What Older Generations Can Teach Us About Plastic-Free Living

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Public Domain. MaxPixel -- An elderly woman harvests apples from a tree

The simplest, most effective solutions to the plastic pollution problem may lie in the past.

How are we going to solve the plastic pollution problem? This has become a hot topic in recent years as studies and photographs depict the awful extent to which plastic has saturated our planet. We need solutions, we tell ourselves, better ways of doing things and designing products that don't generate so much waste. As a result, innovation is flourishing.

Pressure is mounting on companies to come up with greener forms of food packaging, and on cities to improve their recycling infrastructure. Entrepreneurs are implementing drastic measures to collect the waste circulating in the oceans and turn it into new consumer products. Inventors are coming up with ways to catch plastic microfibres in the washing machine. Heck, someone even invented edible water balls.

At first glance, the future looks high-tech and cutting-edge. There's a sense that we need to move beyond single-use plastics to solutions that only science can give us. But what if we're heading in the wrong direction? What if the most straightforward answers to our problem lie in the past?

We didn't always have a plastic pollution problem. Before the mid-20th century, people made do without it and, presumably, as Mark Blackburn put it descriptively in an article for One Brown Planet, they were not lying "in the streets, malnourished and dehydrated, like a scene from some apocalyptic war," for lack of plastic water bottles. They managed just fine because their lifestyle habits were different.

To gain insight into the past, Blackburn interviewed his mother, who grew up in northern England in the 1950s. After reading their conversation and loving it, I called up my own mother, whose childhood took place in the 1960s. Although that was an era when plastics were just starting to enter the mainstream, she grew up in an extremely frugal Mennonite family in rural Ontario and didn't even see her first plastic toy until she was 7.

Looking at Blackburn's and my mother's memories of how things used to be done, it becomes apparent that we could fix so much of the waste problem by returning to the past. Here's how we can update old practices to fit our modern lives.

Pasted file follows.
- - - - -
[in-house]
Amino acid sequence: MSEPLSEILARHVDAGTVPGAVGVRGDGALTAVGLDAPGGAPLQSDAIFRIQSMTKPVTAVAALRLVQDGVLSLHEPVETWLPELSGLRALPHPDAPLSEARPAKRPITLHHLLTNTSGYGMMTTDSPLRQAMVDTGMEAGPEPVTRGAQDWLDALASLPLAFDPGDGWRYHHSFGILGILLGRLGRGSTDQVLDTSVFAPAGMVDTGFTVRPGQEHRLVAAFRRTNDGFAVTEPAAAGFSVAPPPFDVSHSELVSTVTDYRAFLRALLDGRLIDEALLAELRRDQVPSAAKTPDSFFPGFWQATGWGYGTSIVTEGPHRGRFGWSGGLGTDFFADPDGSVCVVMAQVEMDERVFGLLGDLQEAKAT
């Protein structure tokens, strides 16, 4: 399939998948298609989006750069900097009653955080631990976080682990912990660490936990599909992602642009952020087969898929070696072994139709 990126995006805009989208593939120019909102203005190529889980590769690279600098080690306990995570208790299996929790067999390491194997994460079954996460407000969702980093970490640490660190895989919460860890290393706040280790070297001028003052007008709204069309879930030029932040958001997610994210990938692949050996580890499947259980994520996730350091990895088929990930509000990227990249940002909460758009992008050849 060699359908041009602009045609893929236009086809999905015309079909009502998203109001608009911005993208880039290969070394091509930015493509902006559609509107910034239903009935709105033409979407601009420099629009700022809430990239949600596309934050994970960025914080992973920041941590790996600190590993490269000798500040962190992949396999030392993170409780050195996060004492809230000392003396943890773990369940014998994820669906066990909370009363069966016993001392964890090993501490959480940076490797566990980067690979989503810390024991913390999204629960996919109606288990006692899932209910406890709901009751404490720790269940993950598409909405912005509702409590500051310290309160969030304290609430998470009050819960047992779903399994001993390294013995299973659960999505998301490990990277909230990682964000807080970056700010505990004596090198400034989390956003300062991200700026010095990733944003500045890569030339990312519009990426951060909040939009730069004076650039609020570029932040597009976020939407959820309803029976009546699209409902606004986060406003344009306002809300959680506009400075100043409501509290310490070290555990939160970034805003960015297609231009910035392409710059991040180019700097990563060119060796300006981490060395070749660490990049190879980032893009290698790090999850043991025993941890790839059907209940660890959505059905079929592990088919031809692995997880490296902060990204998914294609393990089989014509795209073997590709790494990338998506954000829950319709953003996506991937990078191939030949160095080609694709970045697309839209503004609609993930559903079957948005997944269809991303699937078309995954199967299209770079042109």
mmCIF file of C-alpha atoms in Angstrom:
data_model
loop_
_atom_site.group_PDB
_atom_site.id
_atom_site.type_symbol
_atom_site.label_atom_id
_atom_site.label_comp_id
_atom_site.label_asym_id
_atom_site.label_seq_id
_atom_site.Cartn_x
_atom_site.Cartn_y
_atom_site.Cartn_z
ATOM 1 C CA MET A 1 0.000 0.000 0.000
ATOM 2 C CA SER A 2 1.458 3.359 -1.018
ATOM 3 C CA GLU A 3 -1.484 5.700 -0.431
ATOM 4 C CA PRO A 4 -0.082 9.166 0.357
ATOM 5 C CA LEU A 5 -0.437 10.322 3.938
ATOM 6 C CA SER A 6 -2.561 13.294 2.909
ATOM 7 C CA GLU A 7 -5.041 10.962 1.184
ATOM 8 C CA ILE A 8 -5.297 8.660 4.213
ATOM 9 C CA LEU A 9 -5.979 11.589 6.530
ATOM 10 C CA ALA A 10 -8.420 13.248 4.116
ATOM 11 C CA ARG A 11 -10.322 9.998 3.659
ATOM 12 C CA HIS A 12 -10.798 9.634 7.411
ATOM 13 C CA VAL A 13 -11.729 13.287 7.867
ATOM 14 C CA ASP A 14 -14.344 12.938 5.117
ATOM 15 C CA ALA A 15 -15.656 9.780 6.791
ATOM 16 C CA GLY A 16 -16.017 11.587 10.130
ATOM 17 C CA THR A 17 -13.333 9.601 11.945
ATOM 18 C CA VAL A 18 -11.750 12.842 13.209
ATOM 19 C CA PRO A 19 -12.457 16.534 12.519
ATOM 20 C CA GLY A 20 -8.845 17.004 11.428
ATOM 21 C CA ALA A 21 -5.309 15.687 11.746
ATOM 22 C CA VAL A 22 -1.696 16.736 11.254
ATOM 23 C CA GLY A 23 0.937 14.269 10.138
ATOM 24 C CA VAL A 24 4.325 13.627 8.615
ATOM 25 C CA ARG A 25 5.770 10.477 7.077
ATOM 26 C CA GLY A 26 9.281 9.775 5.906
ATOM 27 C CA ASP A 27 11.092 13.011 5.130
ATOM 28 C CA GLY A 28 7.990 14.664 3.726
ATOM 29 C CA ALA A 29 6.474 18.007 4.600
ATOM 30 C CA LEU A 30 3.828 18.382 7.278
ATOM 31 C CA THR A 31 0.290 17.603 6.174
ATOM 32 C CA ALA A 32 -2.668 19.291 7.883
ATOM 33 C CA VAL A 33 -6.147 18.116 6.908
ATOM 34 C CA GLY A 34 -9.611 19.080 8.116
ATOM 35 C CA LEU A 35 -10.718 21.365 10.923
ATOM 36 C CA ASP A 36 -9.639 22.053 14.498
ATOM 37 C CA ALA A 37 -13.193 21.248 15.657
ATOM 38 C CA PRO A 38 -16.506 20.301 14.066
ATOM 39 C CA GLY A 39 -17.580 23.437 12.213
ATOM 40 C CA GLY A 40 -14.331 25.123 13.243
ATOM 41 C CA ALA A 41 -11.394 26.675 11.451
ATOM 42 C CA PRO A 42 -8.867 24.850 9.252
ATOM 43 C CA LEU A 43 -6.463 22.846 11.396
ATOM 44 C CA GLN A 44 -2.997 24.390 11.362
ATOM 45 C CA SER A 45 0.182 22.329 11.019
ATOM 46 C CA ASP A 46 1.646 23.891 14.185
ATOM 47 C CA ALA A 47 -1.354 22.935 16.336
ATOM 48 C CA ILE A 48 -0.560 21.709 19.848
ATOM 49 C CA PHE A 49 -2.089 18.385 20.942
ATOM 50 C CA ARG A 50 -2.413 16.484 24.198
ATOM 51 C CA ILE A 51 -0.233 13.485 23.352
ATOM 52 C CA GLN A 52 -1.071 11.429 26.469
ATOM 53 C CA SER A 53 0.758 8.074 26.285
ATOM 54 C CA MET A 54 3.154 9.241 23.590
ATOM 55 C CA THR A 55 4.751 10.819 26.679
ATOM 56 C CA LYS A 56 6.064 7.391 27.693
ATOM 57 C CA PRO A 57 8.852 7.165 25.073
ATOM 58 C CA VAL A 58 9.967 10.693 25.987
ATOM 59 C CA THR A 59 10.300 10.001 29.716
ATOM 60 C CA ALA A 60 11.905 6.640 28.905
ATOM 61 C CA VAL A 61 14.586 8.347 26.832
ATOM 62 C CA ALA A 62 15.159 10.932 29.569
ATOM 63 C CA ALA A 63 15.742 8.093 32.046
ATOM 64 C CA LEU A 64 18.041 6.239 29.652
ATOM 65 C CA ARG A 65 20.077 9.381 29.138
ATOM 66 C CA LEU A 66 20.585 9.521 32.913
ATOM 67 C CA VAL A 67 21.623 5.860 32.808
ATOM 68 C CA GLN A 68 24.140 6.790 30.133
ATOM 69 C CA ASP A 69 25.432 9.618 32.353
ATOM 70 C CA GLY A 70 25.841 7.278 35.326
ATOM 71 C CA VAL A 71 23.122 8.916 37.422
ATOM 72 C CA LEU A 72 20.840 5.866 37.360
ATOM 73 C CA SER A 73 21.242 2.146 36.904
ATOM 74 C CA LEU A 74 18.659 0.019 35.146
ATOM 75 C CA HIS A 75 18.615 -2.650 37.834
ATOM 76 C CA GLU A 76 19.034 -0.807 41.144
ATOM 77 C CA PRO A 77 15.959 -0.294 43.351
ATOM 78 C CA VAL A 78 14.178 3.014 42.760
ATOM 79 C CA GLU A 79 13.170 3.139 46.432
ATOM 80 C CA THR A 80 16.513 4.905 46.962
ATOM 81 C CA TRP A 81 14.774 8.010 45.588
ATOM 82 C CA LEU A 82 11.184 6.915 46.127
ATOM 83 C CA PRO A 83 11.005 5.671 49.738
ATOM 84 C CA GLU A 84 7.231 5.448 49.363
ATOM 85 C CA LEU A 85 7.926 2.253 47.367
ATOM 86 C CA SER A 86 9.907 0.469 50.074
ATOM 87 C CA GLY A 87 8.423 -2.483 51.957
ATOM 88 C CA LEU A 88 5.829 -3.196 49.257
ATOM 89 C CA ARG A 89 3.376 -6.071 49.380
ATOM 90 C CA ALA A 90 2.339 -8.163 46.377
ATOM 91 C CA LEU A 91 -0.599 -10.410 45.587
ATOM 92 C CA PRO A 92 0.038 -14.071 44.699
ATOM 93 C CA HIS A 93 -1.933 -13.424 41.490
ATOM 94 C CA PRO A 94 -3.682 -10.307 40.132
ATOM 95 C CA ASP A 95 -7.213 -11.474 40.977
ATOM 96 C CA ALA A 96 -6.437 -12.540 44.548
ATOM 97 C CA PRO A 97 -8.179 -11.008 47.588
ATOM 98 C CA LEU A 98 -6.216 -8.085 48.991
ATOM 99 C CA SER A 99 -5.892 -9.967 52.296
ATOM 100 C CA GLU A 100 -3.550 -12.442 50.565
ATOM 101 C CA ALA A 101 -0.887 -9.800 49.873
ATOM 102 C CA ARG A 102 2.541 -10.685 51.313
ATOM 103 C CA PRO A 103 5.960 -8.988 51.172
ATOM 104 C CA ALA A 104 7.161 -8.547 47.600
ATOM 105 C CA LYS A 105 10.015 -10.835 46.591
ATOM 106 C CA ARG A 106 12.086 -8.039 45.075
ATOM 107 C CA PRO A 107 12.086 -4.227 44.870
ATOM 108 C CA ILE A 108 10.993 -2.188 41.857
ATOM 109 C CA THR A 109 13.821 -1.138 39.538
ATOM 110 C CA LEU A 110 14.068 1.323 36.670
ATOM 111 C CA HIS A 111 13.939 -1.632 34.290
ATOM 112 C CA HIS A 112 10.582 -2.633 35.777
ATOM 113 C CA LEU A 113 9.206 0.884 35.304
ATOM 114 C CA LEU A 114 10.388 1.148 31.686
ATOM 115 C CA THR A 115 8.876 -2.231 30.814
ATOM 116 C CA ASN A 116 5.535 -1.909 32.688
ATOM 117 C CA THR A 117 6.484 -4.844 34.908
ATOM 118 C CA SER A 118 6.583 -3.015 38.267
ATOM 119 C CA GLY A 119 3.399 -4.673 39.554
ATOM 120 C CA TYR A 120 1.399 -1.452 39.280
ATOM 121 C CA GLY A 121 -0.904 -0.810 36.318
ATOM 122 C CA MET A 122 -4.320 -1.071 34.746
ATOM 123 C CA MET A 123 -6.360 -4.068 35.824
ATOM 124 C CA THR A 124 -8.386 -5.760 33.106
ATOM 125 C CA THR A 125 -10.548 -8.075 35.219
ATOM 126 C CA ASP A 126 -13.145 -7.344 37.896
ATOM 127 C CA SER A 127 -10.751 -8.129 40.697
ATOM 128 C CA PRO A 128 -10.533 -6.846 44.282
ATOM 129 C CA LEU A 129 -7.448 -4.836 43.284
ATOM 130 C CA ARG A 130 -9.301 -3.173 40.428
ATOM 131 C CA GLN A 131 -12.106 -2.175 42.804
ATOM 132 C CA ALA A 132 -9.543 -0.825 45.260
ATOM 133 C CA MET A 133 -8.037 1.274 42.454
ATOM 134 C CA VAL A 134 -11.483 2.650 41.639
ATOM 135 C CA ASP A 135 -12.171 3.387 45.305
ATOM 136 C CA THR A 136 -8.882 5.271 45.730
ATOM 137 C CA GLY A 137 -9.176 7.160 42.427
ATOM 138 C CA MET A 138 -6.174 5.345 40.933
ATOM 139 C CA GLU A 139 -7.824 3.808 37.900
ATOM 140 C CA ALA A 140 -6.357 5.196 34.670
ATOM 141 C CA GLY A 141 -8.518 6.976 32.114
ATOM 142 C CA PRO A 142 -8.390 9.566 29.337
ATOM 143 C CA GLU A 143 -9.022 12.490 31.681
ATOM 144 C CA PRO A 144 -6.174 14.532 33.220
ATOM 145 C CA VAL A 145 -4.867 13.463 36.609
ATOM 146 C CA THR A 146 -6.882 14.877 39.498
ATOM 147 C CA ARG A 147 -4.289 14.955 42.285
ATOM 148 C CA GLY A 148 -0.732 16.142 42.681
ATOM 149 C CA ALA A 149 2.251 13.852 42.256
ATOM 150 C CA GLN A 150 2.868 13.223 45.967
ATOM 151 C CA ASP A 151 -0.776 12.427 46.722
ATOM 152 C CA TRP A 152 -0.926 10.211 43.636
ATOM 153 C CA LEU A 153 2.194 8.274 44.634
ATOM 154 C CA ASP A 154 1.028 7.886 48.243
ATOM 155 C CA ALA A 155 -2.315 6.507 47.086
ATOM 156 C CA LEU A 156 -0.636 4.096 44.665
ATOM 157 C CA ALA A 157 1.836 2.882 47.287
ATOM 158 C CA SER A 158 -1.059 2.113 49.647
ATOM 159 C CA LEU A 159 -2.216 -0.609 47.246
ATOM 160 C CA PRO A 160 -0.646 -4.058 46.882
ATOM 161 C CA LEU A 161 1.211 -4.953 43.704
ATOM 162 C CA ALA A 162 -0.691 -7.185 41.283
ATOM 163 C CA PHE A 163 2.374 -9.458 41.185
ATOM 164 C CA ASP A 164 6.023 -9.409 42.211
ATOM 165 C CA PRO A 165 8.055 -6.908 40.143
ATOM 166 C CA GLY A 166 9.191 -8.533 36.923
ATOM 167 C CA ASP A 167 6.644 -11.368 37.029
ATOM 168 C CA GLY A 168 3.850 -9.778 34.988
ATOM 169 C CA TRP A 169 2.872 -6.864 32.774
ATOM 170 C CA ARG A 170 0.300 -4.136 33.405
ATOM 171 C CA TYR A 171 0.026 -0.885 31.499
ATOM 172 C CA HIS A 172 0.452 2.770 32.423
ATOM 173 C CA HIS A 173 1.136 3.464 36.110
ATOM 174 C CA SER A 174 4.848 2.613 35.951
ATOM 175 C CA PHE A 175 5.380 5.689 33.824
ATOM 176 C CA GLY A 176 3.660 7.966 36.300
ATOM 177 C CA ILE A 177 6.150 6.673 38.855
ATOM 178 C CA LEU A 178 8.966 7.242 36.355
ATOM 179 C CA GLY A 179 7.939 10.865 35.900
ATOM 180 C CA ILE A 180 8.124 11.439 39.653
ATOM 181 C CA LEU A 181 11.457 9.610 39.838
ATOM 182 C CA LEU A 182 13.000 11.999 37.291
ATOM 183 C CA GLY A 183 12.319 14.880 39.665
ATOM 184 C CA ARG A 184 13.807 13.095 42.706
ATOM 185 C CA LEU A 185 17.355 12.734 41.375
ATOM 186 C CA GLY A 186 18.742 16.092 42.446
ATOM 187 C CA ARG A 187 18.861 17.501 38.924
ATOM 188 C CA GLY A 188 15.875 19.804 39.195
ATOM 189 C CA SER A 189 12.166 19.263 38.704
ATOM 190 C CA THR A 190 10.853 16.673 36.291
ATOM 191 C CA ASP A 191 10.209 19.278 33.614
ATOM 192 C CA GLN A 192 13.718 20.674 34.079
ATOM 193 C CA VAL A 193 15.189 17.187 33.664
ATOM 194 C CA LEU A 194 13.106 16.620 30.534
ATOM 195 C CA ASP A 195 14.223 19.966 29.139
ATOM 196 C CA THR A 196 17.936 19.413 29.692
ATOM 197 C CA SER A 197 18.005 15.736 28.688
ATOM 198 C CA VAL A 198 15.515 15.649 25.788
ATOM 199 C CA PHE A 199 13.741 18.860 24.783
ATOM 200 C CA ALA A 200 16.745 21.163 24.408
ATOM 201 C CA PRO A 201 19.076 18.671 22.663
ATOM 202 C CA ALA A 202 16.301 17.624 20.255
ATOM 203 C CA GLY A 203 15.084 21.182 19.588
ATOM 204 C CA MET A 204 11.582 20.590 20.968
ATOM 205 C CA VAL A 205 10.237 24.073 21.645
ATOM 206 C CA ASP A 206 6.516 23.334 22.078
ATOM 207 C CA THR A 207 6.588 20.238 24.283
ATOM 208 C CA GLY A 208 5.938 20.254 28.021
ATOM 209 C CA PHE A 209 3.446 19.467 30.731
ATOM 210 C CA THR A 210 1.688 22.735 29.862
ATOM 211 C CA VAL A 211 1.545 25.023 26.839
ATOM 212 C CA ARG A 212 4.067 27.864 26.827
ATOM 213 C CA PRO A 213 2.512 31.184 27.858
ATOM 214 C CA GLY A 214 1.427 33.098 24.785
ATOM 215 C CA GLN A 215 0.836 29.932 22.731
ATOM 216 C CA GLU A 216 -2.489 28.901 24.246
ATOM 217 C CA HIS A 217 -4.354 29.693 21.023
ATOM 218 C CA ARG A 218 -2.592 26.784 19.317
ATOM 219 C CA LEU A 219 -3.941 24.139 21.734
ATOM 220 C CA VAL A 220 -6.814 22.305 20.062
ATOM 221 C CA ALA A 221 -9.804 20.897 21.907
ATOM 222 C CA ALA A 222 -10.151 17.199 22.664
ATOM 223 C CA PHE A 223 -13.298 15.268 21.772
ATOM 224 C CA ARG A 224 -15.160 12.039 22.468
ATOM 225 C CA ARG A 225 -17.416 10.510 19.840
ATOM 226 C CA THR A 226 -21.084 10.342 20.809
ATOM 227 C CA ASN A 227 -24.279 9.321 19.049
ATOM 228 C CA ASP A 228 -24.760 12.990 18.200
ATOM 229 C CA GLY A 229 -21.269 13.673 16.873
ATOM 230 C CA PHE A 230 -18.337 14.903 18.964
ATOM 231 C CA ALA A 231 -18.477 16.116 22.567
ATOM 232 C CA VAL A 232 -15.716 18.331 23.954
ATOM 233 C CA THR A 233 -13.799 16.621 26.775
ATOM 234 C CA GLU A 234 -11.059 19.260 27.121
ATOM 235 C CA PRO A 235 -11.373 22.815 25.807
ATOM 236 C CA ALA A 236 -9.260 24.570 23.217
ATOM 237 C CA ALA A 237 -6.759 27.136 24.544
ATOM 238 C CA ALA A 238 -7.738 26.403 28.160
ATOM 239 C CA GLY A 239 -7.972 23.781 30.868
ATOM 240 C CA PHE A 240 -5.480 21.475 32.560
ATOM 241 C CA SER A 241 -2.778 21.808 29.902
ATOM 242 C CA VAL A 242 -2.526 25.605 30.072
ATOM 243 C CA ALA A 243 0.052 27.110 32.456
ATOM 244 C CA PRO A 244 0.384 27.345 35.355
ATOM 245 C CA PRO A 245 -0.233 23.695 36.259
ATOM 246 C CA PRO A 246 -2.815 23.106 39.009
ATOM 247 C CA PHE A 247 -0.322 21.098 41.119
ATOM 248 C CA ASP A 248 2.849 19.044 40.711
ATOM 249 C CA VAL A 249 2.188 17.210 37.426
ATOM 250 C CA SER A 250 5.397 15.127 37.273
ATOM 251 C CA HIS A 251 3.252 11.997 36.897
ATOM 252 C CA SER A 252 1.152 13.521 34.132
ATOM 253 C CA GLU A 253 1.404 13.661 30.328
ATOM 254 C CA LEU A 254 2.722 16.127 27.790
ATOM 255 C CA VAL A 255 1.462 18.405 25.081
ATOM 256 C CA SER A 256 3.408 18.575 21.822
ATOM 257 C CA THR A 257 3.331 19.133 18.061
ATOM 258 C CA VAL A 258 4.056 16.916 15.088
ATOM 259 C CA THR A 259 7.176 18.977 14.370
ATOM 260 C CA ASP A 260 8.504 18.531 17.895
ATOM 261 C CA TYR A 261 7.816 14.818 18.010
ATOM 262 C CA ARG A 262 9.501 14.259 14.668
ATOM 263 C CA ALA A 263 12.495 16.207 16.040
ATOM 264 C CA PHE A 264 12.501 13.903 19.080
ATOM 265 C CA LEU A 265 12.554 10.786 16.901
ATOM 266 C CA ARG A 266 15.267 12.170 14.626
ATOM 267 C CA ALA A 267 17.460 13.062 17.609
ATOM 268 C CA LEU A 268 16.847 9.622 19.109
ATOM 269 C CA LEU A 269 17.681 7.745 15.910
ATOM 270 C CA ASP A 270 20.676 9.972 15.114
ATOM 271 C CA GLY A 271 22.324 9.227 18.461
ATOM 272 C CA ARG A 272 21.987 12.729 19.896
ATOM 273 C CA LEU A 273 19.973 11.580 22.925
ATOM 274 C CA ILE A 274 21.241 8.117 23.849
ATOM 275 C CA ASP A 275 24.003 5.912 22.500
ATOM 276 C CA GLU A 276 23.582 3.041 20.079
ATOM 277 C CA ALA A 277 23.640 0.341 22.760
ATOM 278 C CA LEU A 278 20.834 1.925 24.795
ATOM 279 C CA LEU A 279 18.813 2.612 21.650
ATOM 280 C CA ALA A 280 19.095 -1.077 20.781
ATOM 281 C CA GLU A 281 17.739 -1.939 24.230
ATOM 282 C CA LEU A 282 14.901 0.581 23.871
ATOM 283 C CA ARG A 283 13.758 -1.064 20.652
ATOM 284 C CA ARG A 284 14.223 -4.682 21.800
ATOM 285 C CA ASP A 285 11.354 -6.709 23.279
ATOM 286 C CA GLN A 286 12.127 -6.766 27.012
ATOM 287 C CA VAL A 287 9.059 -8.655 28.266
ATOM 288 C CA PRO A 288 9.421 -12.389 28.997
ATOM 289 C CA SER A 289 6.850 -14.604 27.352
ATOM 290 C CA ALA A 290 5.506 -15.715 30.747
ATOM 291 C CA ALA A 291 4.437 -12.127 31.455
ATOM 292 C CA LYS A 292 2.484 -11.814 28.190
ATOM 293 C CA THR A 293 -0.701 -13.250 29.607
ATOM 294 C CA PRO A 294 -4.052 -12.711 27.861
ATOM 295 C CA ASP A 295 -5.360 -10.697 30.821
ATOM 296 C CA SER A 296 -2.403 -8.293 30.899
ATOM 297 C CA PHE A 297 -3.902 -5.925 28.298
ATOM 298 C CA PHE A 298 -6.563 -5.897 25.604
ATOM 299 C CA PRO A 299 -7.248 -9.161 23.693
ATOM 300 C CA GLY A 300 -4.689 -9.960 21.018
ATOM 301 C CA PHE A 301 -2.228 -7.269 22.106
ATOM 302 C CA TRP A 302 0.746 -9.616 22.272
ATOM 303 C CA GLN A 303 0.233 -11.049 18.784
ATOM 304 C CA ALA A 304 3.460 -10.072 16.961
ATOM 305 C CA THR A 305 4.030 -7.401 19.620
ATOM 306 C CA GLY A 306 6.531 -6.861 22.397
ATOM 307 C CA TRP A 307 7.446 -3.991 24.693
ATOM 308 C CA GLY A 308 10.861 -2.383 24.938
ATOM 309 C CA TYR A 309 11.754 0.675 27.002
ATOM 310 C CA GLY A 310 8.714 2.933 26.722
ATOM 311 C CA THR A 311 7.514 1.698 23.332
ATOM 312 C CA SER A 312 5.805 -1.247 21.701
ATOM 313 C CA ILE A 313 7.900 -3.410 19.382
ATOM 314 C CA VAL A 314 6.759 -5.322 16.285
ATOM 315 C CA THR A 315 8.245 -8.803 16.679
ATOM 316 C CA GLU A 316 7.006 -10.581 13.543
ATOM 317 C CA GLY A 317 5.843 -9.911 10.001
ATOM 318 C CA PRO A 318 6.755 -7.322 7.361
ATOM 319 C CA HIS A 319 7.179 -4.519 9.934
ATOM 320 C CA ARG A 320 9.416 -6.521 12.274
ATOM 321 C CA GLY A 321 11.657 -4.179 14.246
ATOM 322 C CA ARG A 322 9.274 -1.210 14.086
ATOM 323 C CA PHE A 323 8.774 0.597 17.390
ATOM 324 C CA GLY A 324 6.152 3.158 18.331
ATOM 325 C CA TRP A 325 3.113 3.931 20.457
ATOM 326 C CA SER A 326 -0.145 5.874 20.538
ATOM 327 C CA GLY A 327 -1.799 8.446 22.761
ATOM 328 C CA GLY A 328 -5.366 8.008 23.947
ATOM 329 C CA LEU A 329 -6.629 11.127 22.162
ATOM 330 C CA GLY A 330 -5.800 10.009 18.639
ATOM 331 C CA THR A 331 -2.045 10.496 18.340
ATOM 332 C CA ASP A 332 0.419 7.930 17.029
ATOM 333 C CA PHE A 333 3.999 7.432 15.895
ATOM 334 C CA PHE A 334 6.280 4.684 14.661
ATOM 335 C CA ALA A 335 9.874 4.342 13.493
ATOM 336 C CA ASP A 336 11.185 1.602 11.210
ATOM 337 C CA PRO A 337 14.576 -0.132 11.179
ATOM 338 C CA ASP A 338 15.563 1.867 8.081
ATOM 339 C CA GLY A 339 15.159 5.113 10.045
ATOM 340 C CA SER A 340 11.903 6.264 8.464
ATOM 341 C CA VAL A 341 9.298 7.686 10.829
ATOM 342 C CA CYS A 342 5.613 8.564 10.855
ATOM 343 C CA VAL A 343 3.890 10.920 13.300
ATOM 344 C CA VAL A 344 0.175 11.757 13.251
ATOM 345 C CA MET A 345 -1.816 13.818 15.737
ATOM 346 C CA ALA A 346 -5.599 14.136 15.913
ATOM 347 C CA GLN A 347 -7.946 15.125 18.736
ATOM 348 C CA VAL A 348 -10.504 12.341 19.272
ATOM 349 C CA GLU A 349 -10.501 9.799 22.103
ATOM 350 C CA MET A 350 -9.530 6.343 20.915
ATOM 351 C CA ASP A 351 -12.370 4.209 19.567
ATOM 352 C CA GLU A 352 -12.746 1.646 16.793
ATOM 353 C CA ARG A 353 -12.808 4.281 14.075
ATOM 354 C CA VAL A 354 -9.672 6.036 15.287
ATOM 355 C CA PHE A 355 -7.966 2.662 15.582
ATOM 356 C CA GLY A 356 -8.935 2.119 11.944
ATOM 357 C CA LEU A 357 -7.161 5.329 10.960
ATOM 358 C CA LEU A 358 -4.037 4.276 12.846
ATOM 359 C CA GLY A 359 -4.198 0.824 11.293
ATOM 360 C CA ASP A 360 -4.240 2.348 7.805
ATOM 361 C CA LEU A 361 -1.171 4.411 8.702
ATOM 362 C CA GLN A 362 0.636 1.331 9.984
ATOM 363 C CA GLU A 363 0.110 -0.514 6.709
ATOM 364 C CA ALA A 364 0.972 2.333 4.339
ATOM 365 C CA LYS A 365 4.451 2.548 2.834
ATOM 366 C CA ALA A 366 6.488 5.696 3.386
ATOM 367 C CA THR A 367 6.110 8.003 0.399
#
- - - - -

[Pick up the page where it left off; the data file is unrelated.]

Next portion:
Fruits and Vegetables


Blackburn's mother said,

"The majority of the fresh foods such as potatoes, carrots, peas and the like were all grown locally and available seasonally. You could also get bananas and other fruits from overseas for most of the year round too. When a vegetable wasn’t in season we would have to buy it in a tin can or have something else instead. There was also a lot of dried foods available, usually in a big container. Whatever you needed, you weighed out into a brown paper bag. Items from overseas, like rice and pasta, would also be weighed and then packaged in a paper bag."

My mother said her parents had a huge kitchen garden, where they grew potatoes, corn, tomatoes, beans, onions, and more. These were eaten steadily in summer and fall, to the point of monotony, and preserved for eating throughout the winter.


We can cut down on transport emissions by buying local fresh foods that are in season. Sign up for a CSA share. Attend farmers' markets on a regular basis. Go to a pick-your-own fruit farm and stock up your freezer. Start your own backyard garden. Look for state- or county-grown produce at the grocery store.

Set time aside each season to preserve the food you buy in bulk. It's a chore, yes, but it can become fun as you get better at it. Few things are as satisfying as stocking food away for the winter. Freeze fruit and vegetables in jars, metal containers, or even old plastic bags (or milk bags if you're Canadian) that you've washed out. Make relish, pickles, soups, and sauces.